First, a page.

In the mid 1800’s, groups of immigrants from Scandinavia, The Netherlands, Germany, France and England settled in the Western Michigan counties of Muskegon and Oceana. Most employment was in the lumbering business. As the lands were cleared of timber, agriculture became the prevalent occupation.
On September 15, 1872, the first Lutheran service was led by Reverend Torney and held in a private residence in Ludington, Mi. The attendees decided regular services should continue and asked Rev. Torney to prepare a document stating that the Bible is divinely inspired and the inerrant Word of God, and the Augsburg Confession and Martin Luther’s Small Catechism were in full accord with Holy Scripture.
On February 16, 1873, the document was agreed upon and signed by twenty individuals. The Evangelical Lutheran Congregation of Saint James, Montague, Muskegon County began meeting in the German Baptist Church of Montague until their church could be erected in the coming year.
Many members lived to the north in Claybanks Township. The distance, weather and poor road conditions made travel to Montague difficult. In 1879, they requested a release from St. James and formed the Evangelical Lutheran Congregation of Peace in Claybanks Township, Oceana County. They built their church and adjacent cemetery. Peace Lutheran remained a dual parish with St. James, shepherded by the same pastor. In 1961, due to declining membership, Peace Lutheran was closed and the remaining members merged back with St. James. The church was razed but the cemetery remains and is under the care of St. James.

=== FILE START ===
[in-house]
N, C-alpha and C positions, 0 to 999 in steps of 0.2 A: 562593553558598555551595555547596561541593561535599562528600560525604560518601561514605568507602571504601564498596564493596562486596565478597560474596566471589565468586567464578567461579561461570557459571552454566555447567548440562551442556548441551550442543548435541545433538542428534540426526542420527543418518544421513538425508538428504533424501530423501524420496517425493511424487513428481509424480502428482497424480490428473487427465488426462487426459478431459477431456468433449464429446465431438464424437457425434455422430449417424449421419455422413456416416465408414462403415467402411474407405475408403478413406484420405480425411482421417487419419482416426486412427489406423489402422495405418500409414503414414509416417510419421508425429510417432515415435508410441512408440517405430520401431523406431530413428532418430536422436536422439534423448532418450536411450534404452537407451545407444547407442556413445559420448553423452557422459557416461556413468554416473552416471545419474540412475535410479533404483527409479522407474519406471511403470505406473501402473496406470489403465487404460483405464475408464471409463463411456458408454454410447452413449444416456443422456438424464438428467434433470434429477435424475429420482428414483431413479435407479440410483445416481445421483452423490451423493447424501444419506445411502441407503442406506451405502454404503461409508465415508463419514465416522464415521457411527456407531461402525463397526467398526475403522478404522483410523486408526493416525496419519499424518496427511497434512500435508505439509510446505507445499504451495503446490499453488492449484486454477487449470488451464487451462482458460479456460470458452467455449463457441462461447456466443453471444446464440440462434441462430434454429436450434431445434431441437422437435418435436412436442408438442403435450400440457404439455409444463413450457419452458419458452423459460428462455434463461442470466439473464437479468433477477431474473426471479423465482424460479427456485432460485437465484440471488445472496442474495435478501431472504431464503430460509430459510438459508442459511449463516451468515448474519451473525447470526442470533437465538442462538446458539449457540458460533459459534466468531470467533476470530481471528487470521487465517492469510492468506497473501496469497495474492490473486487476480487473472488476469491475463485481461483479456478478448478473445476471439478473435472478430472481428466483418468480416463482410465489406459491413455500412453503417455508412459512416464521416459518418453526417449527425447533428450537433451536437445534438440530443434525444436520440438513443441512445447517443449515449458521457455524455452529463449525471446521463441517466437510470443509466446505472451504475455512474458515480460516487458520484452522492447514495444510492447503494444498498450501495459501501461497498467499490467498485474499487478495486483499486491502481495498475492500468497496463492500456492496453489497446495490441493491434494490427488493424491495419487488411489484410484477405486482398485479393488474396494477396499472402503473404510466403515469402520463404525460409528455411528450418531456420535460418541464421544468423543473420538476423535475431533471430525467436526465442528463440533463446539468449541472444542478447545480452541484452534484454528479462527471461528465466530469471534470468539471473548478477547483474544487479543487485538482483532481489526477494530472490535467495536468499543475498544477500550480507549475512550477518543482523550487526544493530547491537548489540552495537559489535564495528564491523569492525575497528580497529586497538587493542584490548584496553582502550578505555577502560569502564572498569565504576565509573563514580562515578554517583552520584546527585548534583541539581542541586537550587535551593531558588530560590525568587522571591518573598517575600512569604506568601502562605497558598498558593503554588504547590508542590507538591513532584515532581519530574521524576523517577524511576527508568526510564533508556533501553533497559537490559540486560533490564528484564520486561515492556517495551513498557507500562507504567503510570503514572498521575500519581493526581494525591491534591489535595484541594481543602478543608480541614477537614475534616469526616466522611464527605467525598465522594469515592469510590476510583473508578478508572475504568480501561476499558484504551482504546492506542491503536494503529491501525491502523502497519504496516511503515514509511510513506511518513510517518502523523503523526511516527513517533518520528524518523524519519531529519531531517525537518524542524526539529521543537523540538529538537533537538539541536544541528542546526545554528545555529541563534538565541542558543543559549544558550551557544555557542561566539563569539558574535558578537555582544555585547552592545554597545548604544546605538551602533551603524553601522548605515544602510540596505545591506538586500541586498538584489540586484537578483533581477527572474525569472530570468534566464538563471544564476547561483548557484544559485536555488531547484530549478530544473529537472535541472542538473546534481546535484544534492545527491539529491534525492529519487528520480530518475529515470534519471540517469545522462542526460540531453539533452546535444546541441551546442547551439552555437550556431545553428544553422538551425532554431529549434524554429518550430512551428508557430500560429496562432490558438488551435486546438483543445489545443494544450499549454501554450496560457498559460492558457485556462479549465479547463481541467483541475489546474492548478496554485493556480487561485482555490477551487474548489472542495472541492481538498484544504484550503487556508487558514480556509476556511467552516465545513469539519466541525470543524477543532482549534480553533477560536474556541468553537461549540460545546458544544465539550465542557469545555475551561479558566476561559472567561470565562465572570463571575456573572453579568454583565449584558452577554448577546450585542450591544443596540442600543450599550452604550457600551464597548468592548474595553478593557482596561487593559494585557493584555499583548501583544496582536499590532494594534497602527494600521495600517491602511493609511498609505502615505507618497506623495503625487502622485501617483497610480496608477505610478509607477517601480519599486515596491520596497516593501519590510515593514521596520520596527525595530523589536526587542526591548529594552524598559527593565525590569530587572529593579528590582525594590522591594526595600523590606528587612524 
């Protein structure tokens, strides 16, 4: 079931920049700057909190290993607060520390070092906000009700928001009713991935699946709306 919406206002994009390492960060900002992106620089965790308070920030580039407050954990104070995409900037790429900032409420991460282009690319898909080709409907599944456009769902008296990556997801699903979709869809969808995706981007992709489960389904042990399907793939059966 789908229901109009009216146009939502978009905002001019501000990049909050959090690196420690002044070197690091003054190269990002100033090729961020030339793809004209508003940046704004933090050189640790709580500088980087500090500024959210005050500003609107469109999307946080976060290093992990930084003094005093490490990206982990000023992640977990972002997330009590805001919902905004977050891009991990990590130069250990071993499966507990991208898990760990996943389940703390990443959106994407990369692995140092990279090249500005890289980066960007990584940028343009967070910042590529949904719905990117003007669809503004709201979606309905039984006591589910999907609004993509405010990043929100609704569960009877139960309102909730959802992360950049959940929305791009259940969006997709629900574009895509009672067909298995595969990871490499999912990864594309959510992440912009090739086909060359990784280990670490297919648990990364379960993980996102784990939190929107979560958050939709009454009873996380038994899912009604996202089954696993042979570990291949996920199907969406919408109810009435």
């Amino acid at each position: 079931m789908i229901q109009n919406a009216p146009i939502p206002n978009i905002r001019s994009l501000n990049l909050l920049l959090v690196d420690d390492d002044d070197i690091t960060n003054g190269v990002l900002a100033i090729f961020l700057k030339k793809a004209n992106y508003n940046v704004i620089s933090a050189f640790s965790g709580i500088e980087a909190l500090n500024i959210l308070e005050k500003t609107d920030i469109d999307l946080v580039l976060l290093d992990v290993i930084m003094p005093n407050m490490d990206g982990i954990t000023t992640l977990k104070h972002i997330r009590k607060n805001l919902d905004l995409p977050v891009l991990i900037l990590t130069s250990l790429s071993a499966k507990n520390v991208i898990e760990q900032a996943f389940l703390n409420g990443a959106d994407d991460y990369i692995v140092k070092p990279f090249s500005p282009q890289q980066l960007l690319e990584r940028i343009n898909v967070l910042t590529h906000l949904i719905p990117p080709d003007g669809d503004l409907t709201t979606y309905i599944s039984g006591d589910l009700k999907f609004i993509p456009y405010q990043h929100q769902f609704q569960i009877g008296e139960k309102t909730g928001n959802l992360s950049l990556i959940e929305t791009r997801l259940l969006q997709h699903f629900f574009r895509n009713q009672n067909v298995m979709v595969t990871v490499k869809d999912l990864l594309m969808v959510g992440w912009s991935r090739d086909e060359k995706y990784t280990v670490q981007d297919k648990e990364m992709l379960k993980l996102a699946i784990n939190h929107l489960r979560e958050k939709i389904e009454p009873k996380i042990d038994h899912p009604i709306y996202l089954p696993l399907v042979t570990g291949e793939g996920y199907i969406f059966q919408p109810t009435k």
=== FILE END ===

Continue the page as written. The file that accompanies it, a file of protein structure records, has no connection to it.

In 1894, the Evangelical Lutheran Congregation of Emmaus was founded about three miles east of the Village of Rothbury in Oceana County. After World War I the membership was declining and the congregation also merged with St. James Lutheran in Montague.
From the very beginning the members of St. James Lutheran Church realized the value of religious education and training. Mindful of the Lord’s command to “bring up the children in the nurture and admonition of the Lord’, and that this is not a directive to parents only, but to a Christian congregation also, it was decided to establish Christian Day School.